FPSS Berlin Trip: Day One – 13 February 2012
To maximise on German daylight, the trip began with an early start. For me, somebody famed for late nights and early mornings, I wasn’t quite sure what to do about the agreed 3:55am meeting time; a time earlier than I’ve gone to bed at on more than one occasion, but surely too late to simply not sleep. In the end, I managed to get about four hours’ kip, but after a cup of coffee when I woke up, I was bright and alert, ready for school’s four-day trip to Berlin.
I was a little surprised by the gullibility of some of my fellow GCSE German and History students. For example, I convinced my friend and Year 10 pupil Sarah Robbins that the coach which took us to Terminal 5 was to be loaded up onto a cargo plane and would meet us in the German capital city. That said, nobody was convinced by my suggestion that one had to pay a bus fare for the shuttle from the Air Gate to the plane.
At about 7:20am, the Airbus A319 (which was also carrying John Hurt in addition to business-workers and our party) left the runway at Heathrow, and began its 90 minute flight to Tegel. En-route, I enjoyed reading the day’s i, Financial Times, and Daily Mail, feeling suitably erudite in my long-sleeved blue shirt and navy jumper.
Flying in over Berlin, the landscape was much the same as that that we’d left behind: white blankets covering the surrounding fields, connected by the harshly contrasting black of the snow-cleared roads.
There was a fairly lengthy wait between stepping off the plane and collecting our luggage. Such is the small scale of Tegel Airport, that we could watch our bags being taken off the aircraft from a window metres away. And, unlike Heathrow, where one seems to walk miles through long, bland metallic-coloured corridors in a bid to locate the baggage conveyor belt, here, we simply stepped off our flight and lingered by the end of the walkway.
A rather smart coach took us through the rather shabby and dog-eared industrial zone that encompasses the airport, before arriving at the Meininger youth hostel that would be our home for the next three nights. As we approached the shiny, glass facade of the vast building, we were sure our every wish would be catered for. Sadly, we soon realised that the hostel was in fact the adjacent concrete tower block. Worse still, half of the rooms hadn’t yet been readied. But no matter, for we were merely dumping our bags ahead of an afternoon walking tour of the city. That said, I didn’t want to carry my netbook all the way around with me, neither did I want to leave it lying around in the rooms where security would be poor during the continuing cleaning. I’d noticed some compartments under the beds which appeared to have the ability to be padlocked, so I ran down the six flight of stairs to reception and inquired – in my mother tongue – where I may be able to purchase such a padlock. The lady spoke little English but pointed to the food and drink vending machine where, in addition to the usual cans of Coke and bags of crisps, there was indeed a selection of padlocks. After feeding the machine €4, I cut the protective plastic away, took the padlock upstairs, and placed my netbook in the drawer. With the rest of the party downstairs getting nearer and nearer to being ready to go, I knew I didn’t have time to waste. But the lock in my drawer just wouldn’t turn, so I had to try another drawer which, with a great deal of effort, finally slid into the locked position. I padlocked it secure, then ran back down the stairs, ready to go.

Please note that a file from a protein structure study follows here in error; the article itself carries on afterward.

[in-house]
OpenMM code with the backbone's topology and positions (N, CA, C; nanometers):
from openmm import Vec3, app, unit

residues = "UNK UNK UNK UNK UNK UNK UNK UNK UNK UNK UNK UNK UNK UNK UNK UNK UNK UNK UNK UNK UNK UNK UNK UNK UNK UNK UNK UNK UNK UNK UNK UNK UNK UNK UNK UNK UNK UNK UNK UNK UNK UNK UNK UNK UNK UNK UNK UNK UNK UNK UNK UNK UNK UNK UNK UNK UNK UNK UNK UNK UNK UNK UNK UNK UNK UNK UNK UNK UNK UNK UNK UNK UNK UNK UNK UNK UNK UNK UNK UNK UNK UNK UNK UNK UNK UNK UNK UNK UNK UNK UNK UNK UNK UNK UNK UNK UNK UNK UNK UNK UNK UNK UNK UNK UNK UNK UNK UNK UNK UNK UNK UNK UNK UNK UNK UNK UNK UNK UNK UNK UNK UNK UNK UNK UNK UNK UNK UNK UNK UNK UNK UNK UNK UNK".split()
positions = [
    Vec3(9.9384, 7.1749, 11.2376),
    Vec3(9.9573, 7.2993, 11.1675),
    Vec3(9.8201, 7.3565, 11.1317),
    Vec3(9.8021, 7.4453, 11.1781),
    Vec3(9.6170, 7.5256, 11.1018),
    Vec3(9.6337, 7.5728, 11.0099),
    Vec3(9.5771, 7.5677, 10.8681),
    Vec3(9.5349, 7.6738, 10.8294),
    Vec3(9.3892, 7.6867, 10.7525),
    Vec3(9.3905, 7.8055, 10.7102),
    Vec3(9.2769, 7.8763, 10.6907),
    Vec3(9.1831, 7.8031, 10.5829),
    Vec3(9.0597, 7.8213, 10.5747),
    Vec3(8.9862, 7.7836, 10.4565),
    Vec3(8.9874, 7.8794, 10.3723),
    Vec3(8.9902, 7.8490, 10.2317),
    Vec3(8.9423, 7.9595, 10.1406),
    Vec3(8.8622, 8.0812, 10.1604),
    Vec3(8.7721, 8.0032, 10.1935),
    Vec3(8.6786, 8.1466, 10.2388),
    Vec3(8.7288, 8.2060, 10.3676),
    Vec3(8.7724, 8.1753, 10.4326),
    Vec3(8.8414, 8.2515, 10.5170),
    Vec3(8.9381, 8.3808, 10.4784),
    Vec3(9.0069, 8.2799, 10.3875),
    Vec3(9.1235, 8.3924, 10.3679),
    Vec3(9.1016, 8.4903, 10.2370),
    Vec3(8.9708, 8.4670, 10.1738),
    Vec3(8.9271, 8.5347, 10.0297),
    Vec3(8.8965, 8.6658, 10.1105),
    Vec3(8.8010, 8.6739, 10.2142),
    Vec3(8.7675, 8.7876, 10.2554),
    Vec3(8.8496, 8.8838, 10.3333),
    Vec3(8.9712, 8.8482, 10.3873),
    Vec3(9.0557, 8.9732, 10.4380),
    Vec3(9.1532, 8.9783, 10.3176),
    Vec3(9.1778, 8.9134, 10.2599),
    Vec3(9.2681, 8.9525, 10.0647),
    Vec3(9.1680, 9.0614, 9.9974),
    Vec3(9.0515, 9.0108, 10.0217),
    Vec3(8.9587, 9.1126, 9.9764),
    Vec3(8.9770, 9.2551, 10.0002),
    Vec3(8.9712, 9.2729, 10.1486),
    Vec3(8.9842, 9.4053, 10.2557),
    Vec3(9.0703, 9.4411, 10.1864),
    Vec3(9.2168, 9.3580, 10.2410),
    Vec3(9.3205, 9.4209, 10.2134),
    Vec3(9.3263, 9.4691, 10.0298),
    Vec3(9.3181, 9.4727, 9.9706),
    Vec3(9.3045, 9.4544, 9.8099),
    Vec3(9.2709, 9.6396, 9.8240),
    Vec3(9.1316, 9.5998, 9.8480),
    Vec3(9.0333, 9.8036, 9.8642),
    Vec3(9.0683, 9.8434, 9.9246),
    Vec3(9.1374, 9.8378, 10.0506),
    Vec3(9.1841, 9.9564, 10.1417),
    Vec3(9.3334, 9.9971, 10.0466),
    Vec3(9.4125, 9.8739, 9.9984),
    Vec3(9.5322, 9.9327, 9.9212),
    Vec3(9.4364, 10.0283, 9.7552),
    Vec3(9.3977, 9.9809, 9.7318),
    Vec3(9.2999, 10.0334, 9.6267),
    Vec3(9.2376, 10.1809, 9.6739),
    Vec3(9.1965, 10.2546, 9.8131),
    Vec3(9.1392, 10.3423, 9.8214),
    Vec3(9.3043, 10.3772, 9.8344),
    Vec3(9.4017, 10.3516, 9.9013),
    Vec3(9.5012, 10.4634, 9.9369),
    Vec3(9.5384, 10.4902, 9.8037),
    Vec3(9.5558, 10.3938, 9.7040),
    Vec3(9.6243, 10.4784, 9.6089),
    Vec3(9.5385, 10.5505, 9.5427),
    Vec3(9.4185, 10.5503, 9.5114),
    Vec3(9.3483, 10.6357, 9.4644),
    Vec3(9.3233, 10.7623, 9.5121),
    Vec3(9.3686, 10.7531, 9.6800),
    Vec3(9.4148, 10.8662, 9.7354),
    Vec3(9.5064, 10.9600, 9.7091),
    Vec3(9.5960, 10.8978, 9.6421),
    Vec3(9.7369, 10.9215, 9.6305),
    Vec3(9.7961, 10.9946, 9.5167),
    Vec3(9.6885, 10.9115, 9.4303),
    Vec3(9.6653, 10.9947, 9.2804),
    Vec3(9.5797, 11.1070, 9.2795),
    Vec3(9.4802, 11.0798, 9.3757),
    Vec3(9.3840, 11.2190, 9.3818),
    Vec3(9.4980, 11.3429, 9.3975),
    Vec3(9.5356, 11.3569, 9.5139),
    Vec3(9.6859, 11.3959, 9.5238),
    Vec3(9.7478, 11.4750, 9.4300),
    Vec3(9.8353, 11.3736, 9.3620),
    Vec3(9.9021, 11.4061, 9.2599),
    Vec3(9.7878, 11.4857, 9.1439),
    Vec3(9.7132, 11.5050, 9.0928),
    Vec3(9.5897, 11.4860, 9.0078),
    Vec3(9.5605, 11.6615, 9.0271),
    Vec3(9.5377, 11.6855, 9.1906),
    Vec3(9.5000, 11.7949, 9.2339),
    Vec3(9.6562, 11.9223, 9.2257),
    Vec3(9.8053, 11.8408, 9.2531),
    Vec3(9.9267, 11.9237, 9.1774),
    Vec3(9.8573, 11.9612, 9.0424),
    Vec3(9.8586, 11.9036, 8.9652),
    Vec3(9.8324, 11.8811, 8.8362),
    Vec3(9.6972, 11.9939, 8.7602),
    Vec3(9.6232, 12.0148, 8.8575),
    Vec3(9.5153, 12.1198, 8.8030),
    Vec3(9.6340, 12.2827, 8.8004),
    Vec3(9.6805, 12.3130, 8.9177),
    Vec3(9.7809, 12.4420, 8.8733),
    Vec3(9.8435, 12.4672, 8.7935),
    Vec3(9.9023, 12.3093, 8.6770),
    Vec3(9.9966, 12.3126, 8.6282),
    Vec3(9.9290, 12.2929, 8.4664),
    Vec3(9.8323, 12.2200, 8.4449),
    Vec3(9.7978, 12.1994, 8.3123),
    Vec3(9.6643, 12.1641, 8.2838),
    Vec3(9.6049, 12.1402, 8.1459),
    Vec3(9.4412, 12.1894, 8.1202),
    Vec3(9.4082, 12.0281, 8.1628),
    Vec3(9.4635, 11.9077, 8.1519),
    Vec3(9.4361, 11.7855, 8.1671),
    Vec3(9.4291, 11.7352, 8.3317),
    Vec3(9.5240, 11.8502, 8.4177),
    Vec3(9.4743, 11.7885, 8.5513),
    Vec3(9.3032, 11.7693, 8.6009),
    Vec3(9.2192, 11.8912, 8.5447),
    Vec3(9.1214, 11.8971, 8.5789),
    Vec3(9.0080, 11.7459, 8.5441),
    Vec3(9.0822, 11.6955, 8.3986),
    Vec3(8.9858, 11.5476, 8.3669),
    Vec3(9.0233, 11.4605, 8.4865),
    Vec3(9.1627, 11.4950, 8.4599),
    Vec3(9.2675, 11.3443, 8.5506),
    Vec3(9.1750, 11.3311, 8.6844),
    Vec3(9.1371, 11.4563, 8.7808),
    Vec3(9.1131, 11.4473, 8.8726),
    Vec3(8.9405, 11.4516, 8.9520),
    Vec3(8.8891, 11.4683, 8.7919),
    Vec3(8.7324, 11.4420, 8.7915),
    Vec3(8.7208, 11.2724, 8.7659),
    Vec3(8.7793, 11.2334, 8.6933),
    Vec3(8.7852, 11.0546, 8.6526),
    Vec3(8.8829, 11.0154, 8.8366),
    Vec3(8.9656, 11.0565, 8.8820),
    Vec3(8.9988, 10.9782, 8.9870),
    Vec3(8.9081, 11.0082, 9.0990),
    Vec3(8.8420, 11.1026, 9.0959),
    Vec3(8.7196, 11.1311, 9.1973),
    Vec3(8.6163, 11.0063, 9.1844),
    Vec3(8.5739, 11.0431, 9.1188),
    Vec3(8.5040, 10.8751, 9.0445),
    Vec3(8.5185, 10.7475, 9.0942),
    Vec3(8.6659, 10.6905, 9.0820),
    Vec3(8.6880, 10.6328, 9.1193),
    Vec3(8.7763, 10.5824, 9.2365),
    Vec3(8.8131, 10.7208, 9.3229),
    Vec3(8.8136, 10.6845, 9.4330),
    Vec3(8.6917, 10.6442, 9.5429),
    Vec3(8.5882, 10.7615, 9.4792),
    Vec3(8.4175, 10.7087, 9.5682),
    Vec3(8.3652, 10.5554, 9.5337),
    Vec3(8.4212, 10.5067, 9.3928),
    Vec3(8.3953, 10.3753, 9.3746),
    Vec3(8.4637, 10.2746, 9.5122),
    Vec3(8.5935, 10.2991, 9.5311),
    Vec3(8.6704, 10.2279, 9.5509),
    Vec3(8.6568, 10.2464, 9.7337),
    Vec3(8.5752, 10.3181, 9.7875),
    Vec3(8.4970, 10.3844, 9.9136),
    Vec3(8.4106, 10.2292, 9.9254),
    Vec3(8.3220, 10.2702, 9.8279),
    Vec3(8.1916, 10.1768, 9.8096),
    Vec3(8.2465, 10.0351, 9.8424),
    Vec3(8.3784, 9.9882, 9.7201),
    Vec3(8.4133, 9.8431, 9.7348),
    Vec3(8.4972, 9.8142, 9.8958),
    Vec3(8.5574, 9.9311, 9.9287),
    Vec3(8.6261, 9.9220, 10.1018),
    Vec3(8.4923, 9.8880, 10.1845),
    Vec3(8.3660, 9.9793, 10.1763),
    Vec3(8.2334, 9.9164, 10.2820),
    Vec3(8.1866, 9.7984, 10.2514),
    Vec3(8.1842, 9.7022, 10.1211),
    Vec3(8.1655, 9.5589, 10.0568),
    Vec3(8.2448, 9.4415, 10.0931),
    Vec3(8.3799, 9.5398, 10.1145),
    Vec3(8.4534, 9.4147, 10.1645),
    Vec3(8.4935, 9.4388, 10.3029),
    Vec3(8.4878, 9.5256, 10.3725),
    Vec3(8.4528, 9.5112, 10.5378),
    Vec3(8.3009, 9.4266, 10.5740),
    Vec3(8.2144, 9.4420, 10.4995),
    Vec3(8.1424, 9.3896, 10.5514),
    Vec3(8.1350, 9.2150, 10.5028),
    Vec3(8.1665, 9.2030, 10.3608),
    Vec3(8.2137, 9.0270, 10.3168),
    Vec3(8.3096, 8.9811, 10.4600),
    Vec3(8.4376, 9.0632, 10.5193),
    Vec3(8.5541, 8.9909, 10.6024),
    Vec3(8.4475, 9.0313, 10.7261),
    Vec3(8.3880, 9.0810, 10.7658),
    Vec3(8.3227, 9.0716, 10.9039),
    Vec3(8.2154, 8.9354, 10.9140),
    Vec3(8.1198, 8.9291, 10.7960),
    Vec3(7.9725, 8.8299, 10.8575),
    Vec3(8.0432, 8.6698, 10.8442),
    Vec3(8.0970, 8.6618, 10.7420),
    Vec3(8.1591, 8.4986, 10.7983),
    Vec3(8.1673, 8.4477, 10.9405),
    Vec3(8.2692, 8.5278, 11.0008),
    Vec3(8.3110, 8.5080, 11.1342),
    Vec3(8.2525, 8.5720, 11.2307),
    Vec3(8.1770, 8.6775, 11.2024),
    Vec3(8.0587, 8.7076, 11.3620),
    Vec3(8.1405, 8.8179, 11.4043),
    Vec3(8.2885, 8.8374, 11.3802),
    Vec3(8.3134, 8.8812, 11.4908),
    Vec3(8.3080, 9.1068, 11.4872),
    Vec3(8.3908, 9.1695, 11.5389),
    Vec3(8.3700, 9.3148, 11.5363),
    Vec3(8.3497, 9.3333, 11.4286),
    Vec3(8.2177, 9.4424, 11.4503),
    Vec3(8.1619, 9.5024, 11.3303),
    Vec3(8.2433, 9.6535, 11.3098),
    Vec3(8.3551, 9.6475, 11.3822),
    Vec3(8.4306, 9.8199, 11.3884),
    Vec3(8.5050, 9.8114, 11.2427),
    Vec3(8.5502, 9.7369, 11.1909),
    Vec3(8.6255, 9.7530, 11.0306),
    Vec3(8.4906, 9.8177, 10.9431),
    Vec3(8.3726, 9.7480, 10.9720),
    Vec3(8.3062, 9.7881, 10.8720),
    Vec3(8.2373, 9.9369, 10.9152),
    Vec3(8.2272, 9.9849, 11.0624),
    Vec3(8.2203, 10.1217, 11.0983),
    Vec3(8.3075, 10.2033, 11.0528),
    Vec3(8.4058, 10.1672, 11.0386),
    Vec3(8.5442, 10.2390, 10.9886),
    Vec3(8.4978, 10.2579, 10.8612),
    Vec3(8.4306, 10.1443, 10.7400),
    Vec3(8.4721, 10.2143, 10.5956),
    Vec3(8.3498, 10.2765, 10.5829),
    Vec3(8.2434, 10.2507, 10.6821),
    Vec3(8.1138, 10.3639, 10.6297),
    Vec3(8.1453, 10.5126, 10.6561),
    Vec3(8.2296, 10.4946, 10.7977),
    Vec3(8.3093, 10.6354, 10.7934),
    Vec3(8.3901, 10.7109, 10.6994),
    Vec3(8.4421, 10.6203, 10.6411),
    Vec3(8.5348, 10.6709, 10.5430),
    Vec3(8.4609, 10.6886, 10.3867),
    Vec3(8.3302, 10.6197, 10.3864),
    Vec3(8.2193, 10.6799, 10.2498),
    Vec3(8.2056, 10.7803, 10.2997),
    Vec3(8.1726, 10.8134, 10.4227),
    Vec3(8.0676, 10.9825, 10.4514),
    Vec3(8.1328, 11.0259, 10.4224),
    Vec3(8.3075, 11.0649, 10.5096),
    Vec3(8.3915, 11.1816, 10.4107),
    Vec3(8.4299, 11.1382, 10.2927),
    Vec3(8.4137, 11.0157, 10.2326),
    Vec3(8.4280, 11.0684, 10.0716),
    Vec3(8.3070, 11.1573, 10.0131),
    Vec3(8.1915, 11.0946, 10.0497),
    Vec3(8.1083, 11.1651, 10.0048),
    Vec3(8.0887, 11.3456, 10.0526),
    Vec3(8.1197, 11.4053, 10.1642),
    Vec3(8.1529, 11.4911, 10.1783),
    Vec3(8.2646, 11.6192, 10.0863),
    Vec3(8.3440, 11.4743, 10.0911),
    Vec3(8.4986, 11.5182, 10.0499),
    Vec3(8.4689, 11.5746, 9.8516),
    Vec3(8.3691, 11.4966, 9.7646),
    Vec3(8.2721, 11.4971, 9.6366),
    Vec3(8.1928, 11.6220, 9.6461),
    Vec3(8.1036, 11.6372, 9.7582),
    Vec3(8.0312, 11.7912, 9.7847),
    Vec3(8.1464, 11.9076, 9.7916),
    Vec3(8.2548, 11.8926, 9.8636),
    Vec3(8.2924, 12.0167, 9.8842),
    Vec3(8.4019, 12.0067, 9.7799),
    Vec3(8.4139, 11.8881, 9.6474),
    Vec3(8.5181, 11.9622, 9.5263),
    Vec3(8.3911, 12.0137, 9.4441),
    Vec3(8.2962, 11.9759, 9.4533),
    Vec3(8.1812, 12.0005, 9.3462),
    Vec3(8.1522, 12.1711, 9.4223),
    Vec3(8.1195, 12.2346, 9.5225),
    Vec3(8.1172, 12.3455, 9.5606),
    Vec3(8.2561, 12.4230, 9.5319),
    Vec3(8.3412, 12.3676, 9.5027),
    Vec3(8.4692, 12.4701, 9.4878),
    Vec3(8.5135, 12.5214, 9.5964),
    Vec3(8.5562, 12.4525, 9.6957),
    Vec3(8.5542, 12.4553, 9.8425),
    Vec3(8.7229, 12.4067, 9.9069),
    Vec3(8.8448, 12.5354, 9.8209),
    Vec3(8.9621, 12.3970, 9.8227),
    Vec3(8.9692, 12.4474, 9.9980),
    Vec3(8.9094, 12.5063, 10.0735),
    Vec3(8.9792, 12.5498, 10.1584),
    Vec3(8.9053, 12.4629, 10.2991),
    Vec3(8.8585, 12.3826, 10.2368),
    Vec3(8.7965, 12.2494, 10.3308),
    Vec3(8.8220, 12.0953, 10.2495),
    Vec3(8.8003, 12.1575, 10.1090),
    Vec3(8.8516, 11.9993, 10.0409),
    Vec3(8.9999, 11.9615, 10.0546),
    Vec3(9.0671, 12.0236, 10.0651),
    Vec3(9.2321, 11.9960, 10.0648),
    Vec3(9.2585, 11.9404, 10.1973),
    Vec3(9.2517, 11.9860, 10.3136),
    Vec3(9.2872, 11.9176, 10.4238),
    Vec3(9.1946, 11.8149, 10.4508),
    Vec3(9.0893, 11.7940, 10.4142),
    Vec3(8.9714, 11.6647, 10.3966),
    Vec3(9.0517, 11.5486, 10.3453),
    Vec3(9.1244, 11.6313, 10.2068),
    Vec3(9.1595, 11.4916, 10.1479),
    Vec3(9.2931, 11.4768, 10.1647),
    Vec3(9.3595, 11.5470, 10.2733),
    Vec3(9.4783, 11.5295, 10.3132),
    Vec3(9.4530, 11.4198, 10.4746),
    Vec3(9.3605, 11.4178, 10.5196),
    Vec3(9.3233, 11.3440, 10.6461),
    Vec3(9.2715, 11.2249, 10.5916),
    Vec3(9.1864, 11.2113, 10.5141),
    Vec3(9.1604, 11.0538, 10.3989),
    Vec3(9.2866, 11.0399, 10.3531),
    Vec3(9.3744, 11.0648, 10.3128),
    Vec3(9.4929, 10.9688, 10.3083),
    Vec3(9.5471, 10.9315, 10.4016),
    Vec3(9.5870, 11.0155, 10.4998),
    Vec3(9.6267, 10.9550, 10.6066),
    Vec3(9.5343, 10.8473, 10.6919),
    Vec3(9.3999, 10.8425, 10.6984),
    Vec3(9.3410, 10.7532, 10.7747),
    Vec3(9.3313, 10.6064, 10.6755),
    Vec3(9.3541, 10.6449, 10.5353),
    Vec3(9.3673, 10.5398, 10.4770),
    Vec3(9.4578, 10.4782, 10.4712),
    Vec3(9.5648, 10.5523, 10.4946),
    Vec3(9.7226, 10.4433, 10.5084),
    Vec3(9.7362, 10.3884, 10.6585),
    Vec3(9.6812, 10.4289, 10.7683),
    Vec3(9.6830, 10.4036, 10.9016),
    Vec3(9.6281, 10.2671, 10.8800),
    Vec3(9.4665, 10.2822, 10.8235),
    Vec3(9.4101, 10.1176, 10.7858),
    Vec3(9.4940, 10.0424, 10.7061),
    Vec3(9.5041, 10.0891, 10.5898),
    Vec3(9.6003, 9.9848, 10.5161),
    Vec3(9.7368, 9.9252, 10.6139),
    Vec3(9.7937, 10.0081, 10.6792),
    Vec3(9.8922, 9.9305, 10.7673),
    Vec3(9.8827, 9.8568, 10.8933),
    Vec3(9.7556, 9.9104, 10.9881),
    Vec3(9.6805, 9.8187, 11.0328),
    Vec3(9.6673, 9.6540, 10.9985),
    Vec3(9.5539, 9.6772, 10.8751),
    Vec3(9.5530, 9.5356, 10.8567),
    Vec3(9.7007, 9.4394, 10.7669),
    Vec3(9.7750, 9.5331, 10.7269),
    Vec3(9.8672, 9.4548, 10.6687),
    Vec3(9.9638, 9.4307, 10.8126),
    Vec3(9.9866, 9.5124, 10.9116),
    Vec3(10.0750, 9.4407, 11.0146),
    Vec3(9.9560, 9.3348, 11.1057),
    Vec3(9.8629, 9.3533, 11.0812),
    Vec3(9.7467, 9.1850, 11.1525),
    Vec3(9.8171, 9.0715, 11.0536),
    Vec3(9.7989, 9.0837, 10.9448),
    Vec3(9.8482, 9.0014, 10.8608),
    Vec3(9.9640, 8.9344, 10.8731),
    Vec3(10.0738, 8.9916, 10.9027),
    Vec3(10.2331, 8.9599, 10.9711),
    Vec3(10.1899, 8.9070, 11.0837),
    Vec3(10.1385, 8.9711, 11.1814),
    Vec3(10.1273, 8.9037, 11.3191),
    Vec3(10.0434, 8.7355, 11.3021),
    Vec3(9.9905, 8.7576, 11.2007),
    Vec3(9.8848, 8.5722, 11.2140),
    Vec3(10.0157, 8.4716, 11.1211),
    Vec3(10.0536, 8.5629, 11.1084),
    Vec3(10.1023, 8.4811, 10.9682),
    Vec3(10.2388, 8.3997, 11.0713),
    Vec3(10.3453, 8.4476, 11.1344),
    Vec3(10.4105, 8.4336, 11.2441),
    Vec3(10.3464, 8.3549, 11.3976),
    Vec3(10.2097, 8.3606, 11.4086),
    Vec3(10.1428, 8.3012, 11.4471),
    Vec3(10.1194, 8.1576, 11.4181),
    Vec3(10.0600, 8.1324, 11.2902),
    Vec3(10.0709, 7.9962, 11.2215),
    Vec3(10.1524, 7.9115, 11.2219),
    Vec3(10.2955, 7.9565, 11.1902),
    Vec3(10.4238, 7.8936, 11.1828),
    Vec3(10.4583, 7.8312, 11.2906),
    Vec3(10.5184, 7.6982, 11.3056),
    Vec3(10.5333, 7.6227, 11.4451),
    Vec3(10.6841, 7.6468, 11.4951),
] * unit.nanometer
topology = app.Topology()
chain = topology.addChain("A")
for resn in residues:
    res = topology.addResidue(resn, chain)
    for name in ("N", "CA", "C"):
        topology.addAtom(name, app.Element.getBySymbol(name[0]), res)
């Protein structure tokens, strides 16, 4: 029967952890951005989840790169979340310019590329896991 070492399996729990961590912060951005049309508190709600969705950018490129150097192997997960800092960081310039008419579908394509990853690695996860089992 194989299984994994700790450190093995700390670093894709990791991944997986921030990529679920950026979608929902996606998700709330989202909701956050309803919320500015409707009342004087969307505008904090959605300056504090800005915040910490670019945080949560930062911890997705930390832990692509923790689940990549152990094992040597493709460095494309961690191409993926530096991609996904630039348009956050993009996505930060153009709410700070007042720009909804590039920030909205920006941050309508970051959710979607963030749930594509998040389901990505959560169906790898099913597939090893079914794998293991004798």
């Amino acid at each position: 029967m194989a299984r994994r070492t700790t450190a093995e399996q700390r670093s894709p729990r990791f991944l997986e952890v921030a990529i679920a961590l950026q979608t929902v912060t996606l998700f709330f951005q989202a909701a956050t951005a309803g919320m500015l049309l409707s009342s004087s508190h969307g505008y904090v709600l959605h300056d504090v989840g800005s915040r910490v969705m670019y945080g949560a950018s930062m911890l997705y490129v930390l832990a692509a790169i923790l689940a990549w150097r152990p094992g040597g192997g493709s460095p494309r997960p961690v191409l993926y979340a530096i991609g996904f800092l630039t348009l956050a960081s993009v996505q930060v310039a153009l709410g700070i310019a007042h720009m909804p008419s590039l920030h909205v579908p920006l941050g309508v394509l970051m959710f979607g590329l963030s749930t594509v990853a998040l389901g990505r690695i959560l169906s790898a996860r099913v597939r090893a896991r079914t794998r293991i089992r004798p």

Our first stop was to the nearby train station I mentioned earlier. Our guide, supplied by the tour company, explained that it was built for the 2006 World Cup, and has multiple levels for internal, national, and international trains. We were given half an hour to find ourselves some food: being play-it-safe Brits, the majority of us simply headed for the row of global fast food chains (Burger King and Pizza Hut being the most popular). But, some of the braver amongst the group, including my History teacher and leader of my walking group, Mr Shire, tried the Currywurst – a sausage draped in curry sauce.
We hopped on the U-Bahn (like the London Overground) for one stop, which took us to an area of the city filled with monuments and grand buildings. One such building was Bellevue, the equivalent of Buckingham Palace where President Wulff resides, though he wasn’t in when we passed. We continued walking on through one of Berlin’s parks, past the Berlin Zoo, and alongside the frozen river, eventually ending up in a shopping district. Before being allowed to go off on our own, we were taken into the Kaiser Wilhelm Memorial Church with beautiful blue stained-glass tiles, which formed an abstract background for the suspended gold-coloured figure of Christ above the altar.
We all headed to the McCafe, where the majority of us bought hot drinks and cakes, before heading back to the hostel to settle in. I was somewhat surprised by the lack of security precautions by the giant glass window; unlike in England, where it seems every hotel window opens a mere few centimetres (if at all), this three-foot-squared sheet of glass was easy to swing right open. It did, however, offer a great opportunity for some long-exposure shots of the city (rivalled only by the view from the top of the building, which we looked at after dinner).
Supper was a better-than-expected affair, with a chicken and mushroom sauce complementing the rice, and it refilled our bellies after a long day.